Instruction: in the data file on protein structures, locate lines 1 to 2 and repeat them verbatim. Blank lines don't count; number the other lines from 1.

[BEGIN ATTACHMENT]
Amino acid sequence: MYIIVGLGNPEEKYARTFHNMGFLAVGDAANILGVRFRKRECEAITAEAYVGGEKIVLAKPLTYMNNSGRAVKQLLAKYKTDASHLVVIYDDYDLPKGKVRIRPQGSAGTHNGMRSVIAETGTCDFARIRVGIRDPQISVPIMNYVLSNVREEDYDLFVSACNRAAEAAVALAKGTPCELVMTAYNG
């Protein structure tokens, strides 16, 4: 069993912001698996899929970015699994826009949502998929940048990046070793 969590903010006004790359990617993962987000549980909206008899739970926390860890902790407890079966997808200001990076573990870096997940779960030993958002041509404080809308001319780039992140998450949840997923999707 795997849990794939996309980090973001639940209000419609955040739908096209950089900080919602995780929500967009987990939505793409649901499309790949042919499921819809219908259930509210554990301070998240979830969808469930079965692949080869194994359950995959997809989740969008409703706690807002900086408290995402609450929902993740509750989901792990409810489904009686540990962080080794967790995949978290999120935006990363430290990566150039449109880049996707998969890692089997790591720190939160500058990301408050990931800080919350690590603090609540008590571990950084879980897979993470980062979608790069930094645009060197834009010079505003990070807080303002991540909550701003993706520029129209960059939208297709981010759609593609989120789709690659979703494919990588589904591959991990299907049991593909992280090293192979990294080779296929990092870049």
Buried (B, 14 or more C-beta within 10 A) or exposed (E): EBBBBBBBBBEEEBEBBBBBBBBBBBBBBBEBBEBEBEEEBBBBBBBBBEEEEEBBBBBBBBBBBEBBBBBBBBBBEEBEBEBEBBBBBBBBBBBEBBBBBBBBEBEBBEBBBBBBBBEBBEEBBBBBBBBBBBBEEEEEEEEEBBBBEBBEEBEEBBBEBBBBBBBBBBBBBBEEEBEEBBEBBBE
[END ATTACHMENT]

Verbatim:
Amino acid sequence: MYIIVGLGNPEEKYARTFHNMGFLAVGDAANILGVRFRKRECEAITAEAYVGGEKIVLAKPLTYMNNSGRAVKQLLAKYKTDASHLVVIYDDYDLPKGKVRIRPQGSAGTHNGMRSVIAETGTCDFARIRVGIRDPQISVPIMNYVLSNVREEDYDLFVSACNRAAEAAVALAKGTPCELVMTAYNG
């Protein structure tokens, strides 16, 4: 069993912001698996899929970015699994826009949502998929940048990046070793 969590903010006004790359990617993962987000549980909206008899739970926390860890902790407890079966997808200001990076573990870096997940779960030993958002041509404080809308001319780039992140998450949840997923999707 795997849990794939996309980090973001639940209000419609955040739908096209950089900080919602995780929500967009987990939505793409649901499309790949042919499921819809219908259930509210554990301070998240979830969808469930079965692949080869194994359950995959997809989740969008409703706690807002900086408290995402609450929902993740509750989901792990409810489904009686540990962080080794967790995949978290999120935006990363430290990566150039449109880049996707998969890692089997790591720190939160500058990301408050990931800080919350690590603090609540008590571990950084879980897979993470980062979608790069930094645009060197834009010079505003990070807080303002991540909550701003993706520029129209960059939208297709981010759609593609989120789709690659979703494919990588589904591959991990299907049991593909992280090293192979990294080779296929990092870049």